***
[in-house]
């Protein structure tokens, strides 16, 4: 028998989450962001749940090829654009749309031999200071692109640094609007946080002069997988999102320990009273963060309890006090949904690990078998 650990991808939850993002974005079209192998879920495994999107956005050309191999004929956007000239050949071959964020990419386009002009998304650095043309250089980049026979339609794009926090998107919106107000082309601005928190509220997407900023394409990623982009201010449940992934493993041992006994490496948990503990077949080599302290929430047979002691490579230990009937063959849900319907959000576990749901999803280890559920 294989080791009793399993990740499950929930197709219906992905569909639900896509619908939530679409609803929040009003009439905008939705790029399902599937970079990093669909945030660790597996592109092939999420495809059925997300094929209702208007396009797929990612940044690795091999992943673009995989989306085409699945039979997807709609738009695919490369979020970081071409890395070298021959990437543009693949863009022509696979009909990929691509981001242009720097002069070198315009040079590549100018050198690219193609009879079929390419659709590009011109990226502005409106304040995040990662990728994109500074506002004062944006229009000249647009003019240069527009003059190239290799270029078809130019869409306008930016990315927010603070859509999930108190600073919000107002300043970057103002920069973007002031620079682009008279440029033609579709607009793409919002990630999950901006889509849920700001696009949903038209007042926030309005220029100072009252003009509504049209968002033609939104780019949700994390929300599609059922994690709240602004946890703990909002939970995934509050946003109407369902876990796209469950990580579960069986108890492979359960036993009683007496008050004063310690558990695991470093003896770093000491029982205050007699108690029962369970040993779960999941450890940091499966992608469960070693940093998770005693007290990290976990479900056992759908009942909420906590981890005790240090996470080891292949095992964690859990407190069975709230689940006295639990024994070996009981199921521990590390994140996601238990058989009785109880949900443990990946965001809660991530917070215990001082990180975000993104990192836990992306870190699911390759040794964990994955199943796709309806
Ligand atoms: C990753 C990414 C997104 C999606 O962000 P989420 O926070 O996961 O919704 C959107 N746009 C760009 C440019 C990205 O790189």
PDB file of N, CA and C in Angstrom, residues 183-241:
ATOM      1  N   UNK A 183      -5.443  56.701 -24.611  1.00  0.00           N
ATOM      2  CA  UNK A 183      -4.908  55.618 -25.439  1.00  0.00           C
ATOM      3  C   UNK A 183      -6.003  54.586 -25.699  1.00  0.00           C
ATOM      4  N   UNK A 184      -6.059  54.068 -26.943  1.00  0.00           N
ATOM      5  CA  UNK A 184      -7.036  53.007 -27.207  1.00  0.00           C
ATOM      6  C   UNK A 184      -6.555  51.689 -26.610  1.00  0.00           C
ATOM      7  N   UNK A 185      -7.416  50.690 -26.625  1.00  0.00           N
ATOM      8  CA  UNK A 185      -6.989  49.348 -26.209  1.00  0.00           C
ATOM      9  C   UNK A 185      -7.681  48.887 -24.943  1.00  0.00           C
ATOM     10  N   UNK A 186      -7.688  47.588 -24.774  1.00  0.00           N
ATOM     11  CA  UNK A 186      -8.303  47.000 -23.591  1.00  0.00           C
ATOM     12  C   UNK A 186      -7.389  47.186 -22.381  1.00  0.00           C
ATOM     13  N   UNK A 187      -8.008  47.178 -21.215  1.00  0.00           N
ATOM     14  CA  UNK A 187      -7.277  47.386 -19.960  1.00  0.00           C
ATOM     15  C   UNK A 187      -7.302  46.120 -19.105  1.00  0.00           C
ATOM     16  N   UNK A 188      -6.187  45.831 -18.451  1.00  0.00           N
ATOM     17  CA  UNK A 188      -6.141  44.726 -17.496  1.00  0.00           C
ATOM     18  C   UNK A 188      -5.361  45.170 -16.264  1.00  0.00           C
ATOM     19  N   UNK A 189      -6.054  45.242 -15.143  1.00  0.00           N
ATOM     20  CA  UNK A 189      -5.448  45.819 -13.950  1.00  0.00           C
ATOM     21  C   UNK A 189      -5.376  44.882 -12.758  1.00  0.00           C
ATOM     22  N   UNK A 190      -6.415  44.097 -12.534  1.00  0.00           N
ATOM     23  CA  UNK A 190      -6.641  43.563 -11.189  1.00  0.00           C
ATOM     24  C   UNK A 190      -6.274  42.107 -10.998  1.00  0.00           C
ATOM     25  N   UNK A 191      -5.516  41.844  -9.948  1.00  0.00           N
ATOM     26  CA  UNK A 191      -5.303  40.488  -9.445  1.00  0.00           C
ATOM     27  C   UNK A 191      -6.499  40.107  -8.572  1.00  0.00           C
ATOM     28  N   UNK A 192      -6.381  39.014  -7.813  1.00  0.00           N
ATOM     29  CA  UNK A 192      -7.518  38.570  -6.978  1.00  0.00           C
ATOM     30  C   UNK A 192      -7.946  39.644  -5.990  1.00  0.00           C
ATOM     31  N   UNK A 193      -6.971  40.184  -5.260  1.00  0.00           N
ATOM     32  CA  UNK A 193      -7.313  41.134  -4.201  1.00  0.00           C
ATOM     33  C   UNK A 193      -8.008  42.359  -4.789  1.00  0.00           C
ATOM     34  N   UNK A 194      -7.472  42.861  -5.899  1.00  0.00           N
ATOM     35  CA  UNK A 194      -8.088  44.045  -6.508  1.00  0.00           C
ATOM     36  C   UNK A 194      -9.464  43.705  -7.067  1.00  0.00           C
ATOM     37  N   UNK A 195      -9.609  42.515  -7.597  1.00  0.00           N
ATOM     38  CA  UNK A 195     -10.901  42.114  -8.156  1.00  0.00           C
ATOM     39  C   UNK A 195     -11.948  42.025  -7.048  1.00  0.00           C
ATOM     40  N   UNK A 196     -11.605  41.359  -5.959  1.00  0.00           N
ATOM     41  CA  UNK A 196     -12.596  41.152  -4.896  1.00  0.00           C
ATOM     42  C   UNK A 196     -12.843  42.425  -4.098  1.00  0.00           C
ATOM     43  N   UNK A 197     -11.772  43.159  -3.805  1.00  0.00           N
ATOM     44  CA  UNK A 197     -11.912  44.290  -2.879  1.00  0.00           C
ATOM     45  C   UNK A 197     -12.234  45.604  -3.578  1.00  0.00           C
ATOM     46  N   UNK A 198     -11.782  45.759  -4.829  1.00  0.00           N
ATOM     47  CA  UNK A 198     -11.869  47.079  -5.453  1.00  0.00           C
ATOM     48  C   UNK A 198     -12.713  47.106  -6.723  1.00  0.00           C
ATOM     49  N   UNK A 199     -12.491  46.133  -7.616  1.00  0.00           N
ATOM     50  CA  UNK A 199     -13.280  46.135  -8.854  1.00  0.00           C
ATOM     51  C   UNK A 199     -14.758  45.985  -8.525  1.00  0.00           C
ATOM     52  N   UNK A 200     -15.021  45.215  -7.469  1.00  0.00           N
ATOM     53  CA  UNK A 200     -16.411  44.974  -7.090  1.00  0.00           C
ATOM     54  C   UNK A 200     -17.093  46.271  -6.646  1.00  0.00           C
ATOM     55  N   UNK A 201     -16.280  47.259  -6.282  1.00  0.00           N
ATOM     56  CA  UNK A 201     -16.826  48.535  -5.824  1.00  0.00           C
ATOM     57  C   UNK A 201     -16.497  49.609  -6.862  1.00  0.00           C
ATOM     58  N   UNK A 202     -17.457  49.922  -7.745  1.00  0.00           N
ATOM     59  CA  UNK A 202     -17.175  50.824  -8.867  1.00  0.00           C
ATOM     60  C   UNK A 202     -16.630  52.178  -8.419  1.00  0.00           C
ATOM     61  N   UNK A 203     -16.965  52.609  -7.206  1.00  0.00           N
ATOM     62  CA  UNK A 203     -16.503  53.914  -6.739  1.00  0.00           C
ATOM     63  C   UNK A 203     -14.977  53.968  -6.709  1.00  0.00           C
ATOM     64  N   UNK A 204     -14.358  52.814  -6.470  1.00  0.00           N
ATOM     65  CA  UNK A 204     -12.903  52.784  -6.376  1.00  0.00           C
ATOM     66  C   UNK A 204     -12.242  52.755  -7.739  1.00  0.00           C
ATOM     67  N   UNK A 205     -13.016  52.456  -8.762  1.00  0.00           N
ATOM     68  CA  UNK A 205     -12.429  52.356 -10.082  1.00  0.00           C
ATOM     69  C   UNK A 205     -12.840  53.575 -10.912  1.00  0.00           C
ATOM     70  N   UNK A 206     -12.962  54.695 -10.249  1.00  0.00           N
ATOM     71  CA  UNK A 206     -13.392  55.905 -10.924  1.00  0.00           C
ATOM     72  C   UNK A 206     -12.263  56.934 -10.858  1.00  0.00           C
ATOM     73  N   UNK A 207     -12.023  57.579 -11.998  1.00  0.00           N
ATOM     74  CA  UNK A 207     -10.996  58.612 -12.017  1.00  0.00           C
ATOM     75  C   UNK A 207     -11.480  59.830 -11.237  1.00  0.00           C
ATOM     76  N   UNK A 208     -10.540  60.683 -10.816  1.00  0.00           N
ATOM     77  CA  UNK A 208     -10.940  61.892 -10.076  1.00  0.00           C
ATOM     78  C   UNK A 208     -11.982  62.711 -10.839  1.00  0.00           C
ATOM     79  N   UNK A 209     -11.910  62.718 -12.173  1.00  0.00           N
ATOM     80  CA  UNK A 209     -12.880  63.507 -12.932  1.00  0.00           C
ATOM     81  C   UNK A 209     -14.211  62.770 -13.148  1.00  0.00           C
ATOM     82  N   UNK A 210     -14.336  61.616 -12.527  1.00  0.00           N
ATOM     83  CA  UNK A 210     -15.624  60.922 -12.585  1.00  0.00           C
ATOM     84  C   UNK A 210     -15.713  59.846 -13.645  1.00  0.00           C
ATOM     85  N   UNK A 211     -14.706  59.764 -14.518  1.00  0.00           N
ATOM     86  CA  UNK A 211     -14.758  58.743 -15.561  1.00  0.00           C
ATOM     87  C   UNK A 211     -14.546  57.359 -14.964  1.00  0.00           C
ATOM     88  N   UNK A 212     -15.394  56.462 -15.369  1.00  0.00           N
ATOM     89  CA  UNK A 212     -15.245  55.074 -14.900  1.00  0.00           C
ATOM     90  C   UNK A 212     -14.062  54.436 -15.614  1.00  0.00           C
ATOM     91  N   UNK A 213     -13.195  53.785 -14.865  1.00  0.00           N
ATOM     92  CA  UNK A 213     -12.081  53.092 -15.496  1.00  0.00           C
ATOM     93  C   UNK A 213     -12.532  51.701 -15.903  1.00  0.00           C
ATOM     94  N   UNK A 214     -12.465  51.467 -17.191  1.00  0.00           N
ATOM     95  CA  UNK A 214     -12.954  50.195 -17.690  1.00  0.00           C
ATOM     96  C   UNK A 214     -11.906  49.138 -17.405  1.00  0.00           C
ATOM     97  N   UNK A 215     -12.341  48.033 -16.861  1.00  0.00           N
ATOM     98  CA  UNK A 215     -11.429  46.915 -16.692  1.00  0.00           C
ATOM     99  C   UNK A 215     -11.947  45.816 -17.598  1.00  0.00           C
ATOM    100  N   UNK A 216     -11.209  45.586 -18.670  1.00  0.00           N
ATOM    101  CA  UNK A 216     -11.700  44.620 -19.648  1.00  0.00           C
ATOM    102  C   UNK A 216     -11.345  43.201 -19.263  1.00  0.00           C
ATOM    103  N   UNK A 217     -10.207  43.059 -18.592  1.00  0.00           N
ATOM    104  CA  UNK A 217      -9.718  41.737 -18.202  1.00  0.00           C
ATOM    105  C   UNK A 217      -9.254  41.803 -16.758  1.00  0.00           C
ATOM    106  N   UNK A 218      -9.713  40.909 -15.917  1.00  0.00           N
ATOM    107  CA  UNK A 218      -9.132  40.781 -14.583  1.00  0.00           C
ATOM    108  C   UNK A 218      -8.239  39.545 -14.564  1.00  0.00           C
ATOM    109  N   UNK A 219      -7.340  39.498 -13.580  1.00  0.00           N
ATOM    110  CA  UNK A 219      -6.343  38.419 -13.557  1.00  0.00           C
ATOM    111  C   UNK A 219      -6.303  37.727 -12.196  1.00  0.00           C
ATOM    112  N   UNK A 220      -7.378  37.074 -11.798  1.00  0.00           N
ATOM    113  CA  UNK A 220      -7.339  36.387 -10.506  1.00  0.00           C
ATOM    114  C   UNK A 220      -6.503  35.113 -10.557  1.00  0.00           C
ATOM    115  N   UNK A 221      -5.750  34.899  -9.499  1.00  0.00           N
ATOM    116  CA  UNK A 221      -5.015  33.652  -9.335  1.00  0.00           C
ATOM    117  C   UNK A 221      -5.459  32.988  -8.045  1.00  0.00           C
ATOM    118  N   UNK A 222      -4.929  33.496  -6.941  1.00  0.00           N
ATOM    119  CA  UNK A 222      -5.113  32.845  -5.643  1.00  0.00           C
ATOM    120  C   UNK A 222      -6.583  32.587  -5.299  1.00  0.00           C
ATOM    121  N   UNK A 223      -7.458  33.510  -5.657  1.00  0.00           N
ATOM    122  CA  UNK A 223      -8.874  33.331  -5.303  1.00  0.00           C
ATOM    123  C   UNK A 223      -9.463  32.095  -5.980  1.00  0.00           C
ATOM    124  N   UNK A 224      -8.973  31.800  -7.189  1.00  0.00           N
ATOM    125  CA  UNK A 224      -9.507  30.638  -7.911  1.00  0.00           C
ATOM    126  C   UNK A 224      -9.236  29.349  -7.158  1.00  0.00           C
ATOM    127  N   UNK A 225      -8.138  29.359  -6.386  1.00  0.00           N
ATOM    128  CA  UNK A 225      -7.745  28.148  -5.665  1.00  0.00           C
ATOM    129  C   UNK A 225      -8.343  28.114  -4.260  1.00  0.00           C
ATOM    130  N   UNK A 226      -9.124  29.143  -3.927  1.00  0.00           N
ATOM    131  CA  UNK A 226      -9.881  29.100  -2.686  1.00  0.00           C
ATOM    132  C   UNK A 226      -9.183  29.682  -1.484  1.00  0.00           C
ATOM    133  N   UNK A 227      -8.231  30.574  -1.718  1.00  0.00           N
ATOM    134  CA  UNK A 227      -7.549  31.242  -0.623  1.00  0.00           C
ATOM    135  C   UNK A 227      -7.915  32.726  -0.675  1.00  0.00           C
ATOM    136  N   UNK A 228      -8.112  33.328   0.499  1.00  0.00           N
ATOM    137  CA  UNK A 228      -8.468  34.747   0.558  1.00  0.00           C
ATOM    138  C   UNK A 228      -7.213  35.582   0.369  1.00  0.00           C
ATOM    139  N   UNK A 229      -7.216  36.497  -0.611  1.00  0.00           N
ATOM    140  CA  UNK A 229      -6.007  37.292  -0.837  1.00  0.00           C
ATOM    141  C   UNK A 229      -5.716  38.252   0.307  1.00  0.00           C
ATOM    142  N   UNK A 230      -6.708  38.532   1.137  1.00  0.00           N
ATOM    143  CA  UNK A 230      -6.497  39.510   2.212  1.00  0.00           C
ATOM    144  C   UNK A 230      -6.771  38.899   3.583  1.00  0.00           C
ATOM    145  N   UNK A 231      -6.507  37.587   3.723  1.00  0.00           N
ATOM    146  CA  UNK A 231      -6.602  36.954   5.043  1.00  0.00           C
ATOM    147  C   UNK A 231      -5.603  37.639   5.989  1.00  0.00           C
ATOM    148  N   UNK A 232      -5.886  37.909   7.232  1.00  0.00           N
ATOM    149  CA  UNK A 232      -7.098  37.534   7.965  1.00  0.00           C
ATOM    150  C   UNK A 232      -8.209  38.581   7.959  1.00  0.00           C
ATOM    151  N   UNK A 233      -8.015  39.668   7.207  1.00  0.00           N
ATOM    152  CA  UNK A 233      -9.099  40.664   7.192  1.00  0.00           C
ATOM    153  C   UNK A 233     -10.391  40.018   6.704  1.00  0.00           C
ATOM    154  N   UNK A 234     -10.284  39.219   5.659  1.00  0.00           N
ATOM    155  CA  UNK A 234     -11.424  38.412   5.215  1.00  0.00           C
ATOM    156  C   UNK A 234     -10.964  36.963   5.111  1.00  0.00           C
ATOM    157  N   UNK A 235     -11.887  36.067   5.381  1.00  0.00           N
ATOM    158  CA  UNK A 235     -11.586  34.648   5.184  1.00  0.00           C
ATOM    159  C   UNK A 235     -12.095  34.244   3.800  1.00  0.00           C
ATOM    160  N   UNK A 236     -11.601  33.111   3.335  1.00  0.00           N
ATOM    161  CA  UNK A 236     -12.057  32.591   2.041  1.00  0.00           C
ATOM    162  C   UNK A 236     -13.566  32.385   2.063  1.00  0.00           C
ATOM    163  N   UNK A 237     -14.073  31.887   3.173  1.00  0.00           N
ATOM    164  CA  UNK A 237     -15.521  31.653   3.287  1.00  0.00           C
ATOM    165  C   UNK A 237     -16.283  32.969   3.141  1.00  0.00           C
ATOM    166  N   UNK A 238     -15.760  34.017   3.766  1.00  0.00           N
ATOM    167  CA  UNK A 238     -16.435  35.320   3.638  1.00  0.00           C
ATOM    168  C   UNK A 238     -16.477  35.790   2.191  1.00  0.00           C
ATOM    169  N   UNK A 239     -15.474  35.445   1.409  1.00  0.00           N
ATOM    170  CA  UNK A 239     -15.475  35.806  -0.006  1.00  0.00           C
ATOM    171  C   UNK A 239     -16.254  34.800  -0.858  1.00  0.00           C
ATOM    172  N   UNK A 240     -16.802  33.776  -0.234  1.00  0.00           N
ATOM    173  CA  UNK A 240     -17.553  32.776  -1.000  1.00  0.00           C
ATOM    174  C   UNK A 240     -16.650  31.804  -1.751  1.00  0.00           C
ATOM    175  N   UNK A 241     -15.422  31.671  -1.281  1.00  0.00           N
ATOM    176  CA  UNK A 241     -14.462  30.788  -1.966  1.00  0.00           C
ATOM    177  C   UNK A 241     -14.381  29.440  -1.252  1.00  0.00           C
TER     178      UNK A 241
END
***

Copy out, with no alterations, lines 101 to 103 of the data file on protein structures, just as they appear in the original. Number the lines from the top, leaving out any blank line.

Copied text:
ATOM     97  N   UNK A 215     -12.341  48.033 -16.861  1.00  0.00           N
ATOM     98  CA  UNK A 215     -11.429  46.915 -16.692  1.00  0.00           C
ATOM     99  C   UNK A 215     -11.947  45.816 -17.598  1.00  0.00           C